A U.S. military policeman stands in front of a U.S. Air Force F-22 Raptor fighter jet at the Siauliai airbase, some 230 km (144 miles) east of the capital Vilnius, Lithuania, Wednesday, April 27, 2016. Two US F-22 fighter, which are part of the Operation Atlantic Resolve, a U.S. commitment to NATO’s collective security and regional stability, arrived from their base in Britain as a show of force to help Baltic members protect their borders with Russia. (AP Photo/Mindaugas Kulbis)

The United States Air Force will keep the Lockheed Martin F-22A Raptor in service until 2060, extending the life of the aircraft for another 43 years.

All of this is made possible thanks to a series of forthcoming upgrades that will maintain its already robust structure, known more specifically as its aircraft structural integrity program, or ASIP. To pay for it all, $624.5 million dollars in Research Development Test & Evaluation (RDT&E) money and $398.5 million in procurements for hardware and software upgrades are included in the FY18 budget.

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As The National Interest reports, the F-22 was built with an 8,000-hour airframe life, but the jet can be flown safely without modifications for up to 12,000 hours and can even max out at 15,000 hours. Tom McIntyre, a program analyst for F-22 requirements at Air Combat Command, said 10 design missions were built into the structure during the late 80s and early 90s:

“That’s what during EMD [engineering, manufacturing, development] we did the full scale testing on against those missions. We came to find out we have not been flying the Raptor nearly as hard as those design missions nor as what we found out during the structural testing, so actually the airframe itself—without any service life extension program—is good out to approximately 2060.”

Corrosion has not been a factor for the F-22 either, unlike the F/A-18 Hornets that the U.S. Navy uses.

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In June of 2015, Navy Rear Adm. Michael Manazir said the Hornet fleet required far more maintenance than expected, according to Military.com. Part of the problem, Manazir said, was an assumption the Navy made decades ago that the Hornet, “as a composite aircraft,” wouldn’t need the same level of corrosion-prevention work as “older, mostly metal planes, such as the F-14 Tomcat, A-6 Intruder and the A-7 Corsair II.”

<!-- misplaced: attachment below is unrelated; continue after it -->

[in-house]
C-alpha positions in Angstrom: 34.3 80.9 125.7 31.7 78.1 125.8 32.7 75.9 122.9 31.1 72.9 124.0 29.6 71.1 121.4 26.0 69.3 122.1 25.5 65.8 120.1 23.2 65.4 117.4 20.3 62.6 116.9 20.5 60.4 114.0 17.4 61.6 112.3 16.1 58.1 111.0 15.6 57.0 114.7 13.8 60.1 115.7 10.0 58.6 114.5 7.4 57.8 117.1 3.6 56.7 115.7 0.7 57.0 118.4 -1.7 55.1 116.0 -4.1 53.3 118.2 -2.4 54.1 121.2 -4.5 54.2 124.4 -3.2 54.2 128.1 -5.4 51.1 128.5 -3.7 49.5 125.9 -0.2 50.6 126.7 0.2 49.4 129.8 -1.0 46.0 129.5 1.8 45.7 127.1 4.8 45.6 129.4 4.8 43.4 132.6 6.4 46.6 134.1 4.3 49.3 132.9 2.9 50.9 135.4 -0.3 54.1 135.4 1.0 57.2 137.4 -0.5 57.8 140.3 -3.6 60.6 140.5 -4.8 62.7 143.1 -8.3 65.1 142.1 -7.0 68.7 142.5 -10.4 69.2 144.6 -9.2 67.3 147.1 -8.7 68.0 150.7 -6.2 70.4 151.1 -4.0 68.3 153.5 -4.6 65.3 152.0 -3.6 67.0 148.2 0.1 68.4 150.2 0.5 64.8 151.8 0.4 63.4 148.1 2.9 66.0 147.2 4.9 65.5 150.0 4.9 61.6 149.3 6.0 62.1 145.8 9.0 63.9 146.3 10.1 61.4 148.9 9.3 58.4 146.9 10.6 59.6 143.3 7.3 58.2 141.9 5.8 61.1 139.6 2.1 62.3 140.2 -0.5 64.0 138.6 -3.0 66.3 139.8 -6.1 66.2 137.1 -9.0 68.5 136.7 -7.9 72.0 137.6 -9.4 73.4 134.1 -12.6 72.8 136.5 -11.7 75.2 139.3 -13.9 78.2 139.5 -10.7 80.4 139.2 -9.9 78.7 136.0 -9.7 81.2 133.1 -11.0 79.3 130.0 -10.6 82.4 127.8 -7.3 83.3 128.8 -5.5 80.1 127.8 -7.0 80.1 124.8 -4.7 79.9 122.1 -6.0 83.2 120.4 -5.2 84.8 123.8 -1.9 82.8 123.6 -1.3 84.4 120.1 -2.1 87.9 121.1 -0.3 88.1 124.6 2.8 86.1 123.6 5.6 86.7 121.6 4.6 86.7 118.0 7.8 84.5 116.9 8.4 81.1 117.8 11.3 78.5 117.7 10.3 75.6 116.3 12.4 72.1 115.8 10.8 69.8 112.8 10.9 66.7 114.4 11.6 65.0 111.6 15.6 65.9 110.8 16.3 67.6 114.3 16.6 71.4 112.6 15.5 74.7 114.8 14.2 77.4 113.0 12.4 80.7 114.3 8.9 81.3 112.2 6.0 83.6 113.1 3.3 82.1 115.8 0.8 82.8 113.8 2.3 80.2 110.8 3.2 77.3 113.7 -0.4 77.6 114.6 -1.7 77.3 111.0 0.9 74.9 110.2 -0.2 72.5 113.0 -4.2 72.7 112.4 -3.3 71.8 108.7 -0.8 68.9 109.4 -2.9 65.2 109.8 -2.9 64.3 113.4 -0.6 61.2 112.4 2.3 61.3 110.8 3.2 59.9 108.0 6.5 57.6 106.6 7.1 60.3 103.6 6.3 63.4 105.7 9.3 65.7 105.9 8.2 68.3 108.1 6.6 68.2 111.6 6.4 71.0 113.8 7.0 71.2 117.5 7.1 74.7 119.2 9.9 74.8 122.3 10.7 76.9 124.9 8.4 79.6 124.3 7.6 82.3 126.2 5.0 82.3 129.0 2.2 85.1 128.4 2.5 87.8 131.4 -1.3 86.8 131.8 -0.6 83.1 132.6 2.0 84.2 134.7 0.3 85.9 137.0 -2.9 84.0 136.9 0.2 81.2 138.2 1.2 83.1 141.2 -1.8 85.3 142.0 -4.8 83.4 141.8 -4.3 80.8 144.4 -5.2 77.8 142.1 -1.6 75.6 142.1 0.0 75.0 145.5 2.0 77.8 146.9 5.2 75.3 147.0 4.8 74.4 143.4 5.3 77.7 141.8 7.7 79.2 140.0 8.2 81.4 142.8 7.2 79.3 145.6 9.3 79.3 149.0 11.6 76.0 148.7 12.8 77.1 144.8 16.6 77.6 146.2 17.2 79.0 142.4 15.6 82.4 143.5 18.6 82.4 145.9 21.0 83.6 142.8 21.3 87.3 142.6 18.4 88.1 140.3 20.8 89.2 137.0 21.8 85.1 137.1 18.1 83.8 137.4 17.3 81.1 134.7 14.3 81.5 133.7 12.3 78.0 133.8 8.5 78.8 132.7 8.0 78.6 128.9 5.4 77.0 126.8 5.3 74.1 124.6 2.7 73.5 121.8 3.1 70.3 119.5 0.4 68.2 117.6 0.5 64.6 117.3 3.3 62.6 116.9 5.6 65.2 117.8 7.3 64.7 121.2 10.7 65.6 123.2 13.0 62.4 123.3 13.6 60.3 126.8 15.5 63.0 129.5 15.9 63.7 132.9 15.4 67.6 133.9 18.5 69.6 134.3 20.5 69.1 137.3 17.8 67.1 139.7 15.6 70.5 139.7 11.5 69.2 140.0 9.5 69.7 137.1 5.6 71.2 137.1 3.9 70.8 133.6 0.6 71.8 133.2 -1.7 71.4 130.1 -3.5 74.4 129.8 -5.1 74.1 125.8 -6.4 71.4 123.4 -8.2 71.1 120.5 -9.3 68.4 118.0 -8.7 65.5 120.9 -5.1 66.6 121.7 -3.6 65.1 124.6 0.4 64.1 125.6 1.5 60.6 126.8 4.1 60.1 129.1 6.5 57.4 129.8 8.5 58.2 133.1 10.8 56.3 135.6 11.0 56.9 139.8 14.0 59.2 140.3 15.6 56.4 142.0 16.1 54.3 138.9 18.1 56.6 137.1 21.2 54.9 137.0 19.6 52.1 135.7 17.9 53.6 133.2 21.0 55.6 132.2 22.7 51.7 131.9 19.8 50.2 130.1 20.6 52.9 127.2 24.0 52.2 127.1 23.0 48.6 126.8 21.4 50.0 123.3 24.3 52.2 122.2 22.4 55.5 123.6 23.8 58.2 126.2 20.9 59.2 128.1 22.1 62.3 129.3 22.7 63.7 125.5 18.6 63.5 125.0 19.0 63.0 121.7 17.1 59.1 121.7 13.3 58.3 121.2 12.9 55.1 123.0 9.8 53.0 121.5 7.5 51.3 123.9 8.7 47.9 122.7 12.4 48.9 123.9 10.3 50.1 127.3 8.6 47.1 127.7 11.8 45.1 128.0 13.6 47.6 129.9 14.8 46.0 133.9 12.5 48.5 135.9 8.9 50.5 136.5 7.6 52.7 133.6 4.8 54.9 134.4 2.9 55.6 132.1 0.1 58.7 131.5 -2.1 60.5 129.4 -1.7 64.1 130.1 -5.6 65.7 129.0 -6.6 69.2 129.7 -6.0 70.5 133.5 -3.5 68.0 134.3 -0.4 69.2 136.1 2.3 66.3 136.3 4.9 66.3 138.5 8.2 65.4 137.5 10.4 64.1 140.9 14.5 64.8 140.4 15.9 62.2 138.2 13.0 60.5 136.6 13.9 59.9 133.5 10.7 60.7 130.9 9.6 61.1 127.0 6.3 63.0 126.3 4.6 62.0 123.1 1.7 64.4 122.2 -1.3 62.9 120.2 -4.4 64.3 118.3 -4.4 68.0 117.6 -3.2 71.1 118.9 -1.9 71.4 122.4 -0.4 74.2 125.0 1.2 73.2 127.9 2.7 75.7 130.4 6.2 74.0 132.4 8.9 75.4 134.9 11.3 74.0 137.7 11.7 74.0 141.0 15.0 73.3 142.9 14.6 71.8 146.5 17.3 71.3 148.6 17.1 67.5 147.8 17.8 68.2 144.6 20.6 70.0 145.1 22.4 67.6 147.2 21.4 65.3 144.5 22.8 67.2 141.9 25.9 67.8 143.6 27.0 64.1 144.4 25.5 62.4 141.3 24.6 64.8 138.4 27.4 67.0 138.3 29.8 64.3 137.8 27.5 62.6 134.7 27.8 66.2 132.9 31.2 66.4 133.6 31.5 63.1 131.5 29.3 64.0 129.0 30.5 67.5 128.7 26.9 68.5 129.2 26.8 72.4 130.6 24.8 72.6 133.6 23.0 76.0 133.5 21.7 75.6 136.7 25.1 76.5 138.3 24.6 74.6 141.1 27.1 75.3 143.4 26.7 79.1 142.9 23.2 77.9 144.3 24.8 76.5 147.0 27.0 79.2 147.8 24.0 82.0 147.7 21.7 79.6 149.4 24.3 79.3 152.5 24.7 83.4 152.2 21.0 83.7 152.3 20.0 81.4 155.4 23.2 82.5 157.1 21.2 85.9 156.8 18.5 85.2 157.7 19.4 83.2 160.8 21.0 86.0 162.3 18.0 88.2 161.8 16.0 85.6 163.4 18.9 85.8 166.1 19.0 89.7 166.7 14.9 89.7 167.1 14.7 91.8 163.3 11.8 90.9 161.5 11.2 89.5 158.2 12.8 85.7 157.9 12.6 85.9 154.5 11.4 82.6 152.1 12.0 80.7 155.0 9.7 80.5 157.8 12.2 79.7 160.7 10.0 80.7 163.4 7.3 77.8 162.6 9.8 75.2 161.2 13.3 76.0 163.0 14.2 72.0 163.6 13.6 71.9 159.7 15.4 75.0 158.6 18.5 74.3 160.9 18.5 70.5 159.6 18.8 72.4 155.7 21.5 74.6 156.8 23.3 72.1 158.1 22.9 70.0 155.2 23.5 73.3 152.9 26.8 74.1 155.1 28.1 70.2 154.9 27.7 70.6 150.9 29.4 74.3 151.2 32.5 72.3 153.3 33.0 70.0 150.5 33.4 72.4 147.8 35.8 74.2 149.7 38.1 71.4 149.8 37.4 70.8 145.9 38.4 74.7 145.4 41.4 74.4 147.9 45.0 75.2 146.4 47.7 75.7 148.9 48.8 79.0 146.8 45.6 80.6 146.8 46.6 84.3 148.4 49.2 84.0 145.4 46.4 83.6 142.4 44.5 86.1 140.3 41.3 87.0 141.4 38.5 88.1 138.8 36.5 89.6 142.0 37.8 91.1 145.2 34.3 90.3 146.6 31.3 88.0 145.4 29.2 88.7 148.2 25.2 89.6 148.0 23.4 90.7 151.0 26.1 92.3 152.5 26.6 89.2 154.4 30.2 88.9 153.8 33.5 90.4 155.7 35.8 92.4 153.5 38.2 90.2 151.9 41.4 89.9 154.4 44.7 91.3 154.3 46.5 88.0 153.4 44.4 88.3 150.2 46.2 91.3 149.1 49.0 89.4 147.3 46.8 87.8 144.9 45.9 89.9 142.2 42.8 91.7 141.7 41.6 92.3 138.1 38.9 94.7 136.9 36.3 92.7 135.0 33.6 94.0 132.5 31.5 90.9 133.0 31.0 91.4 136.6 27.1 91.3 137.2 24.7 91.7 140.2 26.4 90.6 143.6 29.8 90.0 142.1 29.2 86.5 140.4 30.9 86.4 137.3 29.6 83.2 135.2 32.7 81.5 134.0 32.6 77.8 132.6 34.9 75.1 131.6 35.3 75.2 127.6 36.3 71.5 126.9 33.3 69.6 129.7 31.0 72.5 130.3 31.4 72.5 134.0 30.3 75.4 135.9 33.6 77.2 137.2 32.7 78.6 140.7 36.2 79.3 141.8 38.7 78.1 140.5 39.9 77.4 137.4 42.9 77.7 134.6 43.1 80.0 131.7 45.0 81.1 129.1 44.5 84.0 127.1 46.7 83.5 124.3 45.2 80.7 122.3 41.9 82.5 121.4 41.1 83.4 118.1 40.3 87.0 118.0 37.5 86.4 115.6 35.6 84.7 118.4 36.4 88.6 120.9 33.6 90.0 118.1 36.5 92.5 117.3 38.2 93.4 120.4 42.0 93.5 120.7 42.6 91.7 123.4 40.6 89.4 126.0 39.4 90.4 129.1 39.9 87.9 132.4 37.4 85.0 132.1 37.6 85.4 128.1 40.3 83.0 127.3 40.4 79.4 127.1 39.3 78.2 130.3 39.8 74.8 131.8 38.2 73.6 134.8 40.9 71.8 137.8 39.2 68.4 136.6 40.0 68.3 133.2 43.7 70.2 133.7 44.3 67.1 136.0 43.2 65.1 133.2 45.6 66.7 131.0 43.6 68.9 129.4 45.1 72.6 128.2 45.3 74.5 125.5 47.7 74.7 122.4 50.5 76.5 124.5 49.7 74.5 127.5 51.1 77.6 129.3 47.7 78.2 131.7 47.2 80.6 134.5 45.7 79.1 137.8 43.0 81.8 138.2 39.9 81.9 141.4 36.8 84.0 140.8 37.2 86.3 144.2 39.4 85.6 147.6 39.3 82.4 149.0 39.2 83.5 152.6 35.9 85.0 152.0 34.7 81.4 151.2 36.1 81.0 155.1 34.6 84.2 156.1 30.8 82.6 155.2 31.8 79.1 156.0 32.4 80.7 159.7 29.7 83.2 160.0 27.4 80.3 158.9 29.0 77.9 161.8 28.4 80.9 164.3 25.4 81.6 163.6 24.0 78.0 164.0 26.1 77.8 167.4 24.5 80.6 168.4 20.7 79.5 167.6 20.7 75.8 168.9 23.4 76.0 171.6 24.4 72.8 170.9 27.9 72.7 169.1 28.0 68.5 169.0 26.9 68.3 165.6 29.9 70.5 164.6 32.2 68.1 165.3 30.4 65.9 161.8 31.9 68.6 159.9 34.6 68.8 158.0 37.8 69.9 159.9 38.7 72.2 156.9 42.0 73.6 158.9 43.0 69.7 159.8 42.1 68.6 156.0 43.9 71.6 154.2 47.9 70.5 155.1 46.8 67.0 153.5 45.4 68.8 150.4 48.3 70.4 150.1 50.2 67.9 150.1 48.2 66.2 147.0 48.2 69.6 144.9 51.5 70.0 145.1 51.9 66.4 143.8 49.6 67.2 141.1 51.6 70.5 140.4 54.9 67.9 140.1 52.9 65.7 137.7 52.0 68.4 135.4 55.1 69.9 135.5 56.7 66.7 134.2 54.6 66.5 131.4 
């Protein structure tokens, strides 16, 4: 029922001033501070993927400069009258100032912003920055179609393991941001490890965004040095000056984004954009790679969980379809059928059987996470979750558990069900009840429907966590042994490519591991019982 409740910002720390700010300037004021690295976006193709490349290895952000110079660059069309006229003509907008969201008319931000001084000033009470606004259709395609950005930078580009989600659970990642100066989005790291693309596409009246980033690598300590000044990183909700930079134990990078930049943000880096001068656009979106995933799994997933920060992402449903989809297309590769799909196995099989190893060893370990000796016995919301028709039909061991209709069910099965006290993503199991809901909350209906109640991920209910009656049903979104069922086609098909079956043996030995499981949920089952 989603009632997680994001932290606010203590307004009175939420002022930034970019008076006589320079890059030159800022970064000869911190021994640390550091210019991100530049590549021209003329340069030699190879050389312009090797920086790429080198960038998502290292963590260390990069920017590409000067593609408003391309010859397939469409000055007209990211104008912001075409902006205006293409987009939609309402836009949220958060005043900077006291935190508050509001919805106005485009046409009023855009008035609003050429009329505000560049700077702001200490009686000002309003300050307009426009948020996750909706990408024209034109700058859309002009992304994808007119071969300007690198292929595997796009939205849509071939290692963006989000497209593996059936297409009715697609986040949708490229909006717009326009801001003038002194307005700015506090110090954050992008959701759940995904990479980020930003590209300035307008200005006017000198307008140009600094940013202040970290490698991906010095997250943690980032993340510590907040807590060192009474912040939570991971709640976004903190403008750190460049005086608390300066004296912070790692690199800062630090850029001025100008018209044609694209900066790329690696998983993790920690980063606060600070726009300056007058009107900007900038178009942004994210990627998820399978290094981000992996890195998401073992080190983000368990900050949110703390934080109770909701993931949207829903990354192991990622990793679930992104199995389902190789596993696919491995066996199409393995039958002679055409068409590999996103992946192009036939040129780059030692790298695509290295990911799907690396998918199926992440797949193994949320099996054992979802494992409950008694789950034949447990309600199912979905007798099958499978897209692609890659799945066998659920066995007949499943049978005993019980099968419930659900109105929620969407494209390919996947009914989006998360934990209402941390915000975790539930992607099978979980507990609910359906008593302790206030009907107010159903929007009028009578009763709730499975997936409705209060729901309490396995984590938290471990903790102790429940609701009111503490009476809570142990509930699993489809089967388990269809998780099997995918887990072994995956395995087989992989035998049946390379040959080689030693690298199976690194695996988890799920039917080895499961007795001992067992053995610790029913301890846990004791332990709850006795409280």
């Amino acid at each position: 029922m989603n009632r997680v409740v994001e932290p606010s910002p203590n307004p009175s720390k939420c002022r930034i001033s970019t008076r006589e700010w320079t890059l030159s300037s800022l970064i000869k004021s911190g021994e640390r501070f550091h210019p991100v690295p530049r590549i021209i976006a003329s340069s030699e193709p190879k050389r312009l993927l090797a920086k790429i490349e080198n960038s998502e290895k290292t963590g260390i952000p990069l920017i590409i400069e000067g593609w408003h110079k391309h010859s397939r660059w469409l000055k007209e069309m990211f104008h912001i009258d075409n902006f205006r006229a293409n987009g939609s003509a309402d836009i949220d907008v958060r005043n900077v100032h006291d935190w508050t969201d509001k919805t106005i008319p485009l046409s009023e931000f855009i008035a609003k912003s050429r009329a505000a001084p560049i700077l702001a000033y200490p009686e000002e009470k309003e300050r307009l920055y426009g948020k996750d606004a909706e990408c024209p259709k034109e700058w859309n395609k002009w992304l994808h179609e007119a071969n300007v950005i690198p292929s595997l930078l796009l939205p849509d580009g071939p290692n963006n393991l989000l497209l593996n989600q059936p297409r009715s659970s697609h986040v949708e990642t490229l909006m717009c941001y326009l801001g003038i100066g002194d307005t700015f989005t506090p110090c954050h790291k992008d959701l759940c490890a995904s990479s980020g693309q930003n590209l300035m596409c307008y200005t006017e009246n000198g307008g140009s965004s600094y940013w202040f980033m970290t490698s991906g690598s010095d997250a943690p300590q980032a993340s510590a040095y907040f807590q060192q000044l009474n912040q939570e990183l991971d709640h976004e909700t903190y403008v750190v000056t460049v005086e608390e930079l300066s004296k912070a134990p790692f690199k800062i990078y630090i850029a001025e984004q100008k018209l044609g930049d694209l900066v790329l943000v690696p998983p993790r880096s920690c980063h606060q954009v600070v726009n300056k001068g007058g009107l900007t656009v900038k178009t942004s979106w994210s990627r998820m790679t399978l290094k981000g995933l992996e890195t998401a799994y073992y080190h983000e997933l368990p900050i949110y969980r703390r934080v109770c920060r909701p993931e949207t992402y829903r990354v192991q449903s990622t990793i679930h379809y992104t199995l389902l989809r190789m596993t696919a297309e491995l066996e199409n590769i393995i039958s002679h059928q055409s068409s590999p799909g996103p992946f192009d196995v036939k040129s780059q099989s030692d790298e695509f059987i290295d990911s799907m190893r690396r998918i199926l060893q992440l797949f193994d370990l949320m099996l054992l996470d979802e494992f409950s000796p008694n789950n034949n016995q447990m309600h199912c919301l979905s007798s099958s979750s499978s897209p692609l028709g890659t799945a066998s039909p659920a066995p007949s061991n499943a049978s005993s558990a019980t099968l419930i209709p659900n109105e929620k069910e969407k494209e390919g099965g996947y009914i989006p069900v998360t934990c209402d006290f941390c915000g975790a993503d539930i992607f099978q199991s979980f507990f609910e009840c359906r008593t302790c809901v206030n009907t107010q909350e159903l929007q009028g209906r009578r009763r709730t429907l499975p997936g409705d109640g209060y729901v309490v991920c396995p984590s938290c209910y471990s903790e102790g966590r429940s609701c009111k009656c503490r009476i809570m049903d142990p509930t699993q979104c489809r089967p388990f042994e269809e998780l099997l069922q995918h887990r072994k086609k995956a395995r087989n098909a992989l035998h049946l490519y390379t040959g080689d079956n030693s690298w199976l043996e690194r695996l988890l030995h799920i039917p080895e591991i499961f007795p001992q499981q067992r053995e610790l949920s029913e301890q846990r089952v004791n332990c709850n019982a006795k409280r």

Metal tends to have problems with saltwater, you see.

As for the Raptor, most of its issues dealt with galvanic corrosion tied to the aircraft’s stealth material, though none of it was on any critical airframe structures of the Raptor, McIntyre told The National Interest. To eliminate the corrosion problem, the Air Force is replacing a specific kind of conductive stealth coating.

So we know the Raptor has staying power, but the real challenge is if the upgrades it will undergo stand against China and Russia, both countries that are working to counter the Raptor. So far, the Raptor matches up pretty well against Russia’s Su-30SM Flanker-H and Su-35S Flanker-E, for example.

Additionally, as The National Interest notes, the F-22 may partner with the sixth-generation Penetrating Counter Air (PCA), similar to how fourth and fifth-generation aircraft are partnered up. It would take the place of the F-15C Eagle.

“When the PCA comes online, it will be designed to operate and be interoperable with fifth-generation aircraft such as the F-22 and F-35,” McIntyre said.

“There will come a time whether it is 2030, 2040 or 2050 when the F-22 will be kind of like a fourth-generation aircraft today.”

But don’t expect new F-22 Raptors to roll of the assembly line. It is too expensive.

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A new study released this month found that it would cost $50 billion to procure 194 F-22s, estimated to cost between $206 million to $216 million per jet. To put this in context, the F-35 cost per aircraft is around $100 million.

But, at least for folks who are fans of F-22 Raptor will have 43 more years to enjoy the aircraft. In the meantime, check out this mock dogfight between one F-22 against five F-15s: